Next year, Resolution: 4 Architecture will celebrate the 30th anniversary of its founding in New York City. The number feels unreal because partners Joseph Tanney, AIA, and Robert Luntz, AIA, still seem like the fresh-faced new kids on the block, reinventing how to design and build single-family custom houses.
They founded the firm in 1990, toiling away on custom renovations to “long, linear” box-like Manhattan apartments. Those jobs taught them a great deal about spinning tight dimensions into delightful, livable spaces. Then, in 2003, came their big break: They won Dwell magazine’s invitational competition to design a modern prefabricated home. They beat out 15 other firms for the honor, including some venerable architects.
The Dwell Home ignited a fever for prefab, launching RES4 on its core mission. Rendering: RES4
The ambitious effort was backed by a young couple who footed the bill for the fabrication and installation of the house on a rural parcel in North Carolina, with some in-kind help from building product manufacturers. By 2004, the Dwell Home was built and the buzz had spread around the country, inspiring modern house enthusiasts and modern architects alike. It felt like a revolution at the time. Young modern architects were going to solve the problem of bringing high-quality, affordable residential design to the mass market.
And then came the housing bust. Many factories went under, and many architects eventually set aside their grand, transformational ideas about factory-built houses. Not so, RES4. The firm kept at it—refining the learnings that came from that first Dwell Home and the houses that flowed from it.
“It turns out that it’s been an evolution and not a revolution,” Joe concludes. And fortunately for the health of the firm, it did not overreach and over leverage. “We’ve been taking baby steps throughout, and it’s the space we operate best in. Our short-term goal is always to do tomorrow’s house better than yesterday’s.”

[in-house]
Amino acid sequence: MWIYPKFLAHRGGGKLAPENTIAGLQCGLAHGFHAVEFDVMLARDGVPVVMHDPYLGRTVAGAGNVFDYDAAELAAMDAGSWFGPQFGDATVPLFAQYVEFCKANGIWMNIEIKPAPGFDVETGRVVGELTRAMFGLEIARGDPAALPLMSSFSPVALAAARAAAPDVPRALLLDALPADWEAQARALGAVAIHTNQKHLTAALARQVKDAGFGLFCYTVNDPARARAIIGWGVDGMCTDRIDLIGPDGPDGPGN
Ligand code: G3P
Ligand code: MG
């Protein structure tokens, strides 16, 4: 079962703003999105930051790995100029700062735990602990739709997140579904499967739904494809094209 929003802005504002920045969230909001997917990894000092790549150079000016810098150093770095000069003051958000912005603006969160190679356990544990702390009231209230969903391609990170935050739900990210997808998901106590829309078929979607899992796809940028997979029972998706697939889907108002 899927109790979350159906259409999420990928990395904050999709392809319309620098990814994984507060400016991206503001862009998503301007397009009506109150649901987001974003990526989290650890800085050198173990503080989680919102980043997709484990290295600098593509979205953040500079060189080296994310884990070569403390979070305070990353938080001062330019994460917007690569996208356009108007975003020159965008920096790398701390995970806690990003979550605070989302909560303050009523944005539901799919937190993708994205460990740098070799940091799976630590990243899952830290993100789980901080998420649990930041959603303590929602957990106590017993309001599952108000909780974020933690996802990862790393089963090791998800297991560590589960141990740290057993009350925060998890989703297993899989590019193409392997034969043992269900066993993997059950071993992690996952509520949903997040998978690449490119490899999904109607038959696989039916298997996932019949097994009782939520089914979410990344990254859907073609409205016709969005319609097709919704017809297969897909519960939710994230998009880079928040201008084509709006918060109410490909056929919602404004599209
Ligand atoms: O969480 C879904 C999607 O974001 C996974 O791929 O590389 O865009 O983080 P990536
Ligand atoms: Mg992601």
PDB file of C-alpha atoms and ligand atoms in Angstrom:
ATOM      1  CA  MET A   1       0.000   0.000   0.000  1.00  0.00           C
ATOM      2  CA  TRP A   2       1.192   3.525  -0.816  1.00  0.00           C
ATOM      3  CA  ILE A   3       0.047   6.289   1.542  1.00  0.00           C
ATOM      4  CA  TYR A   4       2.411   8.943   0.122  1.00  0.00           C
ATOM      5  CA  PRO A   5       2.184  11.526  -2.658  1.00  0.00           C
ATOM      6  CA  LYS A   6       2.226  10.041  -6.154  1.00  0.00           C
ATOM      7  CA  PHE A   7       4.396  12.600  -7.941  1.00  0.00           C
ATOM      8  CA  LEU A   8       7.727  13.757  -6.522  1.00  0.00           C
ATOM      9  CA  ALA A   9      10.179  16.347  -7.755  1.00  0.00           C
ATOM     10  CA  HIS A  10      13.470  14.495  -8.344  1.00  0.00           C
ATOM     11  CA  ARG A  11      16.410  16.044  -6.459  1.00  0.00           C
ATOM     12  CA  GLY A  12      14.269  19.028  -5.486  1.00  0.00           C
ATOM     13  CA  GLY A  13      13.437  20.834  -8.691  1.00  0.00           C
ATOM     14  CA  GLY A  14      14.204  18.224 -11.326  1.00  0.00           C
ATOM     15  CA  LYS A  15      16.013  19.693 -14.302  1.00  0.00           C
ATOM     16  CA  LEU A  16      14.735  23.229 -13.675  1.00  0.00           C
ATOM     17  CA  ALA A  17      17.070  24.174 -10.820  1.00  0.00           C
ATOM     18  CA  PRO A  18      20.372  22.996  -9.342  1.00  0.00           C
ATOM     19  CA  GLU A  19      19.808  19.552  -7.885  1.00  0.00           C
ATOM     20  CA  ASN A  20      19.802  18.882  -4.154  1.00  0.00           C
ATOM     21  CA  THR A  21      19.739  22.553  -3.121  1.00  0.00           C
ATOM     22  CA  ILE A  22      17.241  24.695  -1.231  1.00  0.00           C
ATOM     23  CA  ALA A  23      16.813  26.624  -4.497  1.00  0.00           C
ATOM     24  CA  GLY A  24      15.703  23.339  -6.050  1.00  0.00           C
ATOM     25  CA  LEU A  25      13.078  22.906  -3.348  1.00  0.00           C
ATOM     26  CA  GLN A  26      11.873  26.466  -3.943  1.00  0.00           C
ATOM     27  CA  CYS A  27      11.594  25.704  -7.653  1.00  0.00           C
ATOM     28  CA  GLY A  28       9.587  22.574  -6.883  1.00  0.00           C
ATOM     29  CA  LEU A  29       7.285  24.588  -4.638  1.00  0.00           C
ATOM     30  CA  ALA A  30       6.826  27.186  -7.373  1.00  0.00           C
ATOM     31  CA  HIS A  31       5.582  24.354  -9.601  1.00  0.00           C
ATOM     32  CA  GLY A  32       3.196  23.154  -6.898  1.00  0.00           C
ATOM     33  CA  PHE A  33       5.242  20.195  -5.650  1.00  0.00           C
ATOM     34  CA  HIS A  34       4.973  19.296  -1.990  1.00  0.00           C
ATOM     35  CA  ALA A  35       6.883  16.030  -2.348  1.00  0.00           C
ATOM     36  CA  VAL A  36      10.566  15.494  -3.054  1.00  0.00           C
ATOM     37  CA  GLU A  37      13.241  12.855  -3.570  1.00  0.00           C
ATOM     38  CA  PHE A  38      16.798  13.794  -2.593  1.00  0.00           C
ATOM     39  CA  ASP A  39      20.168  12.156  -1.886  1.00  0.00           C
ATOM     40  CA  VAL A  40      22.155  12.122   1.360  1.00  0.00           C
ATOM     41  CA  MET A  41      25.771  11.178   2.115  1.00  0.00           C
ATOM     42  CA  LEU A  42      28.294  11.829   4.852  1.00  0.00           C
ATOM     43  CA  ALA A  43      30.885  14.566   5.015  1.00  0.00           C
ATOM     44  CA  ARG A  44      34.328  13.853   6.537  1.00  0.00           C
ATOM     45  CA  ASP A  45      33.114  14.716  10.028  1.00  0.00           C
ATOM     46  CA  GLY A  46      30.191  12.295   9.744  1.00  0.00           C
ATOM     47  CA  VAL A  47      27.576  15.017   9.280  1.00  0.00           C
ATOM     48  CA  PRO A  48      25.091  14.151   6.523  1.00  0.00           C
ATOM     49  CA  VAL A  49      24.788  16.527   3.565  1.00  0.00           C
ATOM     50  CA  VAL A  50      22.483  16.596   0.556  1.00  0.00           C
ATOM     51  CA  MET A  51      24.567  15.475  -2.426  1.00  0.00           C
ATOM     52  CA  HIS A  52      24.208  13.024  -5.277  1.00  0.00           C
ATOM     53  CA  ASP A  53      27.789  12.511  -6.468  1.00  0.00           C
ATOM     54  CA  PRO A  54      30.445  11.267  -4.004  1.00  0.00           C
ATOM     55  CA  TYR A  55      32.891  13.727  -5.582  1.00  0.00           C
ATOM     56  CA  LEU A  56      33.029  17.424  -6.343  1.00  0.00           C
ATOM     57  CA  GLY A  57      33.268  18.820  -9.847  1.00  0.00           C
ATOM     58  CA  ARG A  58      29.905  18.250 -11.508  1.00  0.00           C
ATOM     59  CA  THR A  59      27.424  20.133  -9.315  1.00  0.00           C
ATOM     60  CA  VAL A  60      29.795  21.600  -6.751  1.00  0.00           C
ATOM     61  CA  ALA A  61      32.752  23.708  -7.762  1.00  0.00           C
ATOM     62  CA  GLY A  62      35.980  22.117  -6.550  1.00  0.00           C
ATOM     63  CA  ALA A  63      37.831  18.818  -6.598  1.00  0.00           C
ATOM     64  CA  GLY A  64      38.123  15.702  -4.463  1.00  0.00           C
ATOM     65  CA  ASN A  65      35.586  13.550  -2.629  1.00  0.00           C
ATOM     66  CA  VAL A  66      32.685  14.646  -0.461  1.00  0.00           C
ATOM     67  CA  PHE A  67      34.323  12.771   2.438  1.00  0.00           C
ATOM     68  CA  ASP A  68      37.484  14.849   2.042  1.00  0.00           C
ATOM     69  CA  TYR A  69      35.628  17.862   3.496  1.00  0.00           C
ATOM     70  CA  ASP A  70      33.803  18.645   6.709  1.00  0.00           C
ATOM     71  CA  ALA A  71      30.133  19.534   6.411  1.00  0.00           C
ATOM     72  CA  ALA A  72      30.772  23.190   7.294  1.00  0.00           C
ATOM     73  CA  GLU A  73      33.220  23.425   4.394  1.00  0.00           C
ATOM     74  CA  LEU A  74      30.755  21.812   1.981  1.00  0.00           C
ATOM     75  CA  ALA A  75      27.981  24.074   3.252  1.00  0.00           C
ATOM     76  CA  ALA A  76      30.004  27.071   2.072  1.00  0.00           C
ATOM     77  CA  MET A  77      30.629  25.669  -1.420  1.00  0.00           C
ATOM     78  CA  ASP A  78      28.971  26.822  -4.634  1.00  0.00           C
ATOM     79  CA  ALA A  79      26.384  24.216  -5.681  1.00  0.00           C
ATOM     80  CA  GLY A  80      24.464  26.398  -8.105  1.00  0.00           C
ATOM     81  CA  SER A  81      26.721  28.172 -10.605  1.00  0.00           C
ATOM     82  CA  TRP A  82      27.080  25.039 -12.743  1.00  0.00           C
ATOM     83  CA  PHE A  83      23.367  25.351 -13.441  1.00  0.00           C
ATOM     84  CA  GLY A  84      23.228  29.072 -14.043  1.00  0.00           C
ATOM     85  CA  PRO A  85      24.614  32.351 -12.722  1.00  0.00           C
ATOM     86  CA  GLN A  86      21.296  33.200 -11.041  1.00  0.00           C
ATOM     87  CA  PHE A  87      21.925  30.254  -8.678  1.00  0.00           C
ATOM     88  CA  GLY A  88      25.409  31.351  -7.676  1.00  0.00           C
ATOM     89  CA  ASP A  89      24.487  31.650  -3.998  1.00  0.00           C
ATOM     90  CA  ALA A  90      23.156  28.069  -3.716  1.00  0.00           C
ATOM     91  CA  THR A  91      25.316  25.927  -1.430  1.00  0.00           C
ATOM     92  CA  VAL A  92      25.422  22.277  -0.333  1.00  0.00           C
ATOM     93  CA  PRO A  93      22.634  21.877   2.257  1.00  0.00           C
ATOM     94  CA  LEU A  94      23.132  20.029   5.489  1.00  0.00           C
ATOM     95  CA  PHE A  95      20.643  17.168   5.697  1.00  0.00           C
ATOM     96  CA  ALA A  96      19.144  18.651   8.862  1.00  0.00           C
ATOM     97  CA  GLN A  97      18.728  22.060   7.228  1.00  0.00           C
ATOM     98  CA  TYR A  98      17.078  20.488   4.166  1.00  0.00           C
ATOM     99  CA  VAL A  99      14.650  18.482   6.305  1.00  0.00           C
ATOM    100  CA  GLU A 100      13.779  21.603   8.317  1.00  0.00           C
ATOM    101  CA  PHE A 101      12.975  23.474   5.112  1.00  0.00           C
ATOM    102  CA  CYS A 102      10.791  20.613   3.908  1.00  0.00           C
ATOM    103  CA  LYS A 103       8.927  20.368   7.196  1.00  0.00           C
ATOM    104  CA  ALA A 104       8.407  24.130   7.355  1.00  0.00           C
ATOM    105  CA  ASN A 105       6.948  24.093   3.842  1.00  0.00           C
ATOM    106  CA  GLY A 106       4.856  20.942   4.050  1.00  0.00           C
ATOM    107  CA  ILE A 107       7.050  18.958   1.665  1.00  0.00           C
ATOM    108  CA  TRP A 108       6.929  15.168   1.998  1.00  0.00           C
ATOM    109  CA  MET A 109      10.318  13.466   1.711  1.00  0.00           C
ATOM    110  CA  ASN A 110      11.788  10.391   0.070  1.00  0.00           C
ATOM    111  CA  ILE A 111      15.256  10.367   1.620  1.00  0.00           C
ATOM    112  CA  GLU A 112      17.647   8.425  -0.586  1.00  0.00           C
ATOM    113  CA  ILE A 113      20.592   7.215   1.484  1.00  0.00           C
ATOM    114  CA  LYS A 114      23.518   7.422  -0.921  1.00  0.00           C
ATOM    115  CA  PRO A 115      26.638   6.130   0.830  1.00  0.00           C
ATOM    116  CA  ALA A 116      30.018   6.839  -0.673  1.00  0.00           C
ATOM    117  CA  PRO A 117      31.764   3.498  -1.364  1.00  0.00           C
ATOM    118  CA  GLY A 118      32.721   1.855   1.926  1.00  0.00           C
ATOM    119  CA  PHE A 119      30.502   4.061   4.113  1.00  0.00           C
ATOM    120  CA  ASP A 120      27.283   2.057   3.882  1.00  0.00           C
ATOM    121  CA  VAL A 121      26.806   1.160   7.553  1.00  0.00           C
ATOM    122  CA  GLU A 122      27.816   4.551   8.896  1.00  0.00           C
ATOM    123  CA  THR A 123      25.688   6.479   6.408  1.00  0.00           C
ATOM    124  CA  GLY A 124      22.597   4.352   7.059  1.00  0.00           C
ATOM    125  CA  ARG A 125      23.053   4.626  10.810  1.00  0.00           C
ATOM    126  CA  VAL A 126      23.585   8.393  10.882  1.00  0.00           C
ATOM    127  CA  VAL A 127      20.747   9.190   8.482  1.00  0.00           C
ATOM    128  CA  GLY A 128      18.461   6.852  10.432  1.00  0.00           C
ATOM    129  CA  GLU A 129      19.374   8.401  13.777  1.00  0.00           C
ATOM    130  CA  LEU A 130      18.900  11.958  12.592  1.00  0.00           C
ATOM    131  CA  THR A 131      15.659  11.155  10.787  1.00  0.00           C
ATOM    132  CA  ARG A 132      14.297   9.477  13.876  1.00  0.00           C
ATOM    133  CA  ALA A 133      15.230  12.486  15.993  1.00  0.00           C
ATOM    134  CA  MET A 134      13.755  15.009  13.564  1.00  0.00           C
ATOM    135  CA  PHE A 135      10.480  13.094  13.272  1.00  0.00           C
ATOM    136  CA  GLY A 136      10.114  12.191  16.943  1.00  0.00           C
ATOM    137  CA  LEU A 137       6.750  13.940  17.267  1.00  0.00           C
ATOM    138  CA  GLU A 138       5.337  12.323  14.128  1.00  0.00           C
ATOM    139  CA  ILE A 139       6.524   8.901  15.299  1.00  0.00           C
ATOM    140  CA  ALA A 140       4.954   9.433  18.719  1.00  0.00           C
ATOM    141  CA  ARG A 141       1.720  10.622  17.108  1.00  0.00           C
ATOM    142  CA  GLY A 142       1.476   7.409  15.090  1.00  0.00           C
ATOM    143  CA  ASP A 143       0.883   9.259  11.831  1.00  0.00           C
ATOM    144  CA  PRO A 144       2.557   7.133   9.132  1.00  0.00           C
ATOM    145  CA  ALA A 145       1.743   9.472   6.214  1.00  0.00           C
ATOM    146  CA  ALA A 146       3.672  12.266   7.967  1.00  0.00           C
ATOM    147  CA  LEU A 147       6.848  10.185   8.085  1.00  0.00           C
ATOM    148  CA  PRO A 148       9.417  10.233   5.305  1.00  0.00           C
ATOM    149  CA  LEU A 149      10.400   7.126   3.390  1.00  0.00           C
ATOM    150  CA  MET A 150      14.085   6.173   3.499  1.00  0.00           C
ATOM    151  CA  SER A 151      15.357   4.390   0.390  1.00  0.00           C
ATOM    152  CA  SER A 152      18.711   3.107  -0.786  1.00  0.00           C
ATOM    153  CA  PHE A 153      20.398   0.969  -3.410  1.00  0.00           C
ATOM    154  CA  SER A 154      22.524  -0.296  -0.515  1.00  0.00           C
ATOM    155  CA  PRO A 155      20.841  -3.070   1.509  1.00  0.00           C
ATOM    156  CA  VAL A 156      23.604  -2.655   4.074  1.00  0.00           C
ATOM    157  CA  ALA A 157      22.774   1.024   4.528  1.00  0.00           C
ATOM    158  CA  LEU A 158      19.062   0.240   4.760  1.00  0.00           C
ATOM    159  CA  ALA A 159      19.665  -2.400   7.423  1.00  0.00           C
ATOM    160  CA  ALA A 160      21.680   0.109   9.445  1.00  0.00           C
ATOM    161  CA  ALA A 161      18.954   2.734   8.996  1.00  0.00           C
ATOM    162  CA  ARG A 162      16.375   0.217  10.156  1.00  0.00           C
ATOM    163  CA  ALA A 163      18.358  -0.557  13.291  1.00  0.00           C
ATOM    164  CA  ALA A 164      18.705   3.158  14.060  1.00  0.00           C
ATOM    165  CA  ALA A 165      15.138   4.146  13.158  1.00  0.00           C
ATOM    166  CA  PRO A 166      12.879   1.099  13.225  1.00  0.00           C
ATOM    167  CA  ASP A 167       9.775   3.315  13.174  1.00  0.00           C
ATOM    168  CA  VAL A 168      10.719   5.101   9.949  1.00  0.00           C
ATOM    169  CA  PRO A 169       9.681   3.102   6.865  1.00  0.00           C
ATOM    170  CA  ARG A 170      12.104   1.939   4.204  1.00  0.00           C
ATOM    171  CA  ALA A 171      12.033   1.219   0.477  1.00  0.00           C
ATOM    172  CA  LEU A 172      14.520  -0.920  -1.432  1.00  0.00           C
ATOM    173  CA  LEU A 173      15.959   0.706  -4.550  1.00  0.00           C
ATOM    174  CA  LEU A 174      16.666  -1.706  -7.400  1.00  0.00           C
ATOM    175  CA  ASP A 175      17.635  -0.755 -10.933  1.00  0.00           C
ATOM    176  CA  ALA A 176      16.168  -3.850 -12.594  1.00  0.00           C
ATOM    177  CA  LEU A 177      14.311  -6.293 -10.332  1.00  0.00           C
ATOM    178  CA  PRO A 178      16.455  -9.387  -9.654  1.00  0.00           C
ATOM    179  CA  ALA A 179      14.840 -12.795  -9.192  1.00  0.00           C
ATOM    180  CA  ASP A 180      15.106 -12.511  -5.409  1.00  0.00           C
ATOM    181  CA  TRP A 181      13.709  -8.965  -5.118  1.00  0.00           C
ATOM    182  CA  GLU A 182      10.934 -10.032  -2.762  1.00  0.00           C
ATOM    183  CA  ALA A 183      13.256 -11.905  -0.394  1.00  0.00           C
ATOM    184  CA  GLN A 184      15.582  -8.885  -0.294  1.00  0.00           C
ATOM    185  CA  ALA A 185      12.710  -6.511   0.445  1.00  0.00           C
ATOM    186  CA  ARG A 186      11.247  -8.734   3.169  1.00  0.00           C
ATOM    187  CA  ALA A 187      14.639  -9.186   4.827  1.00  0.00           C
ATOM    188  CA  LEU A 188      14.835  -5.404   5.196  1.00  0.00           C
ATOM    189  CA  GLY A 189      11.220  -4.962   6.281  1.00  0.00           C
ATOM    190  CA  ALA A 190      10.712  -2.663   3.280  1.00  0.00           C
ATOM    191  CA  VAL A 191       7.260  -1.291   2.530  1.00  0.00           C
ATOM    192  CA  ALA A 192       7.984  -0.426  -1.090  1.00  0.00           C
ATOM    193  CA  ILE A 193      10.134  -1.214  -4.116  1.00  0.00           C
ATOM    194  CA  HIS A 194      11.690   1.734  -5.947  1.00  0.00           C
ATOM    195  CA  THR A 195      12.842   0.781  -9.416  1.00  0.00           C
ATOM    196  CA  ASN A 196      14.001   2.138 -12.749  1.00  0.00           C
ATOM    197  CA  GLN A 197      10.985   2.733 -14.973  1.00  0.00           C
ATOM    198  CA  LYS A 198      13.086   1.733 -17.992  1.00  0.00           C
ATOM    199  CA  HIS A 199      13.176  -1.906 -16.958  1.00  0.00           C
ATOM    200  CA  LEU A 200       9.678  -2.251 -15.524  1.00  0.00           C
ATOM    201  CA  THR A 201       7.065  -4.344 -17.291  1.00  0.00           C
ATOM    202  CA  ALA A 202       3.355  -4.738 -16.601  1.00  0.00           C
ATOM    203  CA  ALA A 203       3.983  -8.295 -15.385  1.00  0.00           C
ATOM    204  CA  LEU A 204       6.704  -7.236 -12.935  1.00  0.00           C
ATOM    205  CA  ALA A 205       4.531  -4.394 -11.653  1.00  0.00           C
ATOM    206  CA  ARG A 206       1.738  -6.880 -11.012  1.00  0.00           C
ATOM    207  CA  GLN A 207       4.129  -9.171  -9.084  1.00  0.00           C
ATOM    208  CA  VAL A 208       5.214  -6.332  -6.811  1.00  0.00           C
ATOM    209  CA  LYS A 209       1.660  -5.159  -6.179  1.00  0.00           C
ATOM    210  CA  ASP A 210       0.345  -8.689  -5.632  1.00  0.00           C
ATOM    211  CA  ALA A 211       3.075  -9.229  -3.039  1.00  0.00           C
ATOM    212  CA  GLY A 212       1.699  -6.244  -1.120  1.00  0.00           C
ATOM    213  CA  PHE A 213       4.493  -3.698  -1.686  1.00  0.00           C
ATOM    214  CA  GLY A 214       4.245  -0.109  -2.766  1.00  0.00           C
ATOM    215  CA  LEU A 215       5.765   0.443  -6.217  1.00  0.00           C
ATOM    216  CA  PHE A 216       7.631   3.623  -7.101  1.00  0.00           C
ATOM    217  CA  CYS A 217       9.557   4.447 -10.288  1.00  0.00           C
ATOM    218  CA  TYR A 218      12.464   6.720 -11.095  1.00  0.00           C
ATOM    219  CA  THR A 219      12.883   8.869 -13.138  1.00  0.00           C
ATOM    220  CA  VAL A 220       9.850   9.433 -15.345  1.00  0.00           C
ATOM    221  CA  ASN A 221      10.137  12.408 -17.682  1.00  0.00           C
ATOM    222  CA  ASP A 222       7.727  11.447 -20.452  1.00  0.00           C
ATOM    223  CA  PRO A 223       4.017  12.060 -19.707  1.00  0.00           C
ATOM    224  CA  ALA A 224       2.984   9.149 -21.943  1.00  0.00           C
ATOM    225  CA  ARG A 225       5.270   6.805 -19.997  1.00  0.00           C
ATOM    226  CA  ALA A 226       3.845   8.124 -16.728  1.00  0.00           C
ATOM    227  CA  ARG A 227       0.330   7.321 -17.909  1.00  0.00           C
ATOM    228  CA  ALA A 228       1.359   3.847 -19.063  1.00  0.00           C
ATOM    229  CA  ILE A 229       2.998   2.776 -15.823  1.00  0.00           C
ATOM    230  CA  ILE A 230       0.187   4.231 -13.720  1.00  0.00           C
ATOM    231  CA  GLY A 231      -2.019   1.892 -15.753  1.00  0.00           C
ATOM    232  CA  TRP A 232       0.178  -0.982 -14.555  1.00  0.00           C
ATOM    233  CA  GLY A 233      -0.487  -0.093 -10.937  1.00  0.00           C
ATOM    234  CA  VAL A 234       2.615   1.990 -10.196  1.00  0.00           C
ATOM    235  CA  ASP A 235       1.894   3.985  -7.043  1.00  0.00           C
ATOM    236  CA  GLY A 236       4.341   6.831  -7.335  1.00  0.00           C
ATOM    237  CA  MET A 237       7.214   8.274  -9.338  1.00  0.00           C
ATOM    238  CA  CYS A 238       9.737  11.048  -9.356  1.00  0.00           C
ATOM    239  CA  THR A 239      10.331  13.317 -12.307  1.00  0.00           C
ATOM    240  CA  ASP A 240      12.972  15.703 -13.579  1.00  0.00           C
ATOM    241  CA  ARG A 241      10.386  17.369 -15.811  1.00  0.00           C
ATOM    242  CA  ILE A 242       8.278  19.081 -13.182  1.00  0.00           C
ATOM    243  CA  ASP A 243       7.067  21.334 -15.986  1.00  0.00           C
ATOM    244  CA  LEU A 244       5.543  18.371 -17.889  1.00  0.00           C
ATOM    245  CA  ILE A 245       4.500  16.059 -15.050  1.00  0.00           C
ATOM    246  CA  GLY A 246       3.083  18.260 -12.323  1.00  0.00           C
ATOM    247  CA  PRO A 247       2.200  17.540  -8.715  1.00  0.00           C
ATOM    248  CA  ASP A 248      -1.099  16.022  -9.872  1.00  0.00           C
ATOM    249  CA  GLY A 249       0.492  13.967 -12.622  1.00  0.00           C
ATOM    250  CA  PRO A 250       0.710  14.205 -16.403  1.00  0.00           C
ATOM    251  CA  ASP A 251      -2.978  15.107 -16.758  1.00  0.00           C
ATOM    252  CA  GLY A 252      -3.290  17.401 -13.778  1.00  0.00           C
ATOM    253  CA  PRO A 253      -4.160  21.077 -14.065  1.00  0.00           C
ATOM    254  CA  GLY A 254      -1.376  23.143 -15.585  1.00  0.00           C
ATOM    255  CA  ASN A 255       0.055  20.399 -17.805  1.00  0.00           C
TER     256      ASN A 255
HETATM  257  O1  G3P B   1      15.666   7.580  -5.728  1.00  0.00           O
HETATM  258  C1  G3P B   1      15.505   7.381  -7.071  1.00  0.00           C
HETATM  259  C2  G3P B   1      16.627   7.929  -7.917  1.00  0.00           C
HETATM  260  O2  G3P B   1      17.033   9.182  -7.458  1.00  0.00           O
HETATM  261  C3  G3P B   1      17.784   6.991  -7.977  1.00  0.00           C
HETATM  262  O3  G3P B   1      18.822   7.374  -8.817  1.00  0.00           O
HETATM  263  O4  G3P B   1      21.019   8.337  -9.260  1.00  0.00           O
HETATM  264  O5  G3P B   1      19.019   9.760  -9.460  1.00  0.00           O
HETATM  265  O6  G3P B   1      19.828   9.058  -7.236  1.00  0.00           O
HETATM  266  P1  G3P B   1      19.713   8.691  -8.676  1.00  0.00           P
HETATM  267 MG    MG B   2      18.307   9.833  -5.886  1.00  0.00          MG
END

The firm continues to iterate its modular offerings and they remain a core part of the practice. But RES4 has never lost sight of the bread-and-butter work that sustained it in its early years and through the recession. There are still plenty of loft buildouts and remodels in the portfolio, and some commercial work as well. “We’ve always been multidisciplinary as a practice,” says Joe. “We recently completed a treehouse—and it was not modular. We do a wide range of things, so the scale varies quite a bit. When we do commercial projects or office spaces, we’ll often do the signage, too.
“And with the houses,” he adds, “we’ll specify finishes and furniture, or even do the landscape. We’re quite hands-on and all-encompassing. The scope depends on the client, project, and scale—and what we’re trying to accomplish. But we’re also happy to work with other designers.”
Mod and Not Mod
Because the firm is so well known for its achievements in modular design and construction, clients have developed certain expectations about what a RES4-designed house should look like. It’s a funny kind of typecasting that’s oozed into the firm’s site-built work as well. “We recently completed a house in Arlington, Virginia,” Joe explains. “It’s site built because the owner wanted to start a construction business and learn on the job, but he was very concerned that it should still look like a RES4 modular house.”
In a way, the typology has become the aesthetic. And it’s done so just at the point when the RES4 work has reached a level of refinement such that it’s difficult to tell whether a house was built in the factory or on-site. At the same time, there’s a current vogue among modern architects for the long-box volume that’s completely unmoored from what can fit on a tractor-trailer.